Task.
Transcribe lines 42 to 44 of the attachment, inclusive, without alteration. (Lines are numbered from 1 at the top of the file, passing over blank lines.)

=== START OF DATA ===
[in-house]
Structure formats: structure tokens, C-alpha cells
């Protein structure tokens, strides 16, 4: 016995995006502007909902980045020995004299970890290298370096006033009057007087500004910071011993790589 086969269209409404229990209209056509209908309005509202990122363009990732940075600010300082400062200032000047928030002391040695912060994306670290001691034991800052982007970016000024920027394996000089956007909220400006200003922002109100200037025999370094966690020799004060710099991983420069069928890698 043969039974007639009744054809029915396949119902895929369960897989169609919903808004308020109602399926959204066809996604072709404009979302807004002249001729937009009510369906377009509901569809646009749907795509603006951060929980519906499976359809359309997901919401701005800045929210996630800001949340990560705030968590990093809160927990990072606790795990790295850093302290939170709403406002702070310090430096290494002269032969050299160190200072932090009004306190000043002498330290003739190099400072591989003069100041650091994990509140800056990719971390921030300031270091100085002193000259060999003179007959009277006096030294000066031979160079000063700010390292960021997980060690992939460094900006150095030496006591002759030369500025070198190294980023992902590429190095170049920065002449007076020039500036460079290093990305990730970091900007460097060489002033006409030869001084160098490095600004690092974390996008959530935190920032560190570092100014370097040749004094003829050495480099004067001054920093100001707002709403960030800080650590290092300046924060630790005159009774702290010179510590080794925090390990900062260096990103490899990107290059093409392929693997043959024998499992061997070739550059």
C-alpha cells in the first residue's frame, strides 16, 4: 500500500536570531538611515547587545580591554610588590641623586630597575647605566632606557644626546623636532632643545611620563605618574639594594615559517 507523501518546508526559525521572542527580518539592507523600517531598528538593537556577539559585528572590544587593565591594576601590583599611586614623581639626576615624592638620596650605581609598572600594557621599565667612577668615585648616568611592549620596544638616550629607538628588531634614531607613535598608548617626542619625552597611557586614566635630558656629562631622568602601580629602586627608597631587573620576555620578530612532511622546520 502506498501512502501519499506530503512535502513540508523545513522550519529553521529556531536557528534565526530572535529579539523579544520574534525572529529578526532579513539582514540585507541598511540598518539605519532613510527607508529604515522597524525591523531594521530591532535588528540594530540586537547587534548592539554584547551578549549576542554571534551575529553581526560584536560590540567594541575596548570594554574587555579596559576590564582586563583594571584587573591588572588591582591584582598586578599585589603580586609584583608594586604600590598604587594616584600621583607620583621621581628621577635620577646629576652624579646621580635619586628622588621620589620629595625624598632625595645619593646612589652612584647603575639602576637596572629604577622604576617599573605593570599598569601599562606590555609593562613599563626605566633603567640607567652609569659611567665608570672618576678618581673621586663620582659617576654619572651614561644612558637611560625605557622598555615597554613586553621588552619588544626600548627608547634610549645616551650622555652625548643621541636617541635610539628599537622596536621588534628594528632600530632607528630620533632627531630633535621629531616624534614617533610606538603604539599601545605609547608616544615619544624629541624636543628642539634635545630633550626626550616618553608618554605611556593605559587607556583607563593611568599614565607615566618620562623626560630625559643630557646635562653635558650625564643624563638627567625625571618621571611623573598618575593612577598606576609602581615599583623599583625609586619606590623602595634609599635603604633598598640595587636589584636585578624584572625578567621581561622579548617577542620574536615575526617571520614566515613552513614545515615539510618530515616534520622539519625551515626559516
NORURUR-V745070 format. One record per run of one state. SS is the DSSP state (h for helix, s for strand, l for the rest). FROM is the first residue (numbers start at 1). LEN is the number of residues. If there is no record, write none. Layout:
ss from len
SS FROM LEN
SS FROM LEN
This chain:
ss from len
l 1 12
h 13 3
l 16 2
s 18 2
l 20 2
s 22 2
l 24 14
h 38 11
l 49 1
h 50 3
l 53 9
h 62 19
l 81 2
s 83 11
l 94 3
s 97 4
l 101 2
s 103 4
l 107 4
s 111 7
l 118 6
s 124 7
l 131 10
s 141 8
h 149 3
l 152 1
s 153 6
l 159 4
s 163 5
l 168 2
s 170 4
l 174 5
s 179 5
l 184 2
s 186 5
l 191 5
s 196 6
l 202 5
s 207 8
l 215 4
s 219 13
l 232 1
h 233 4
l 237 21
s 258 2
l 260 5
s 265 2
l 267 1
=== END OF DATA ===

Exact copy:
l 174 5
s 179 5
l 184 2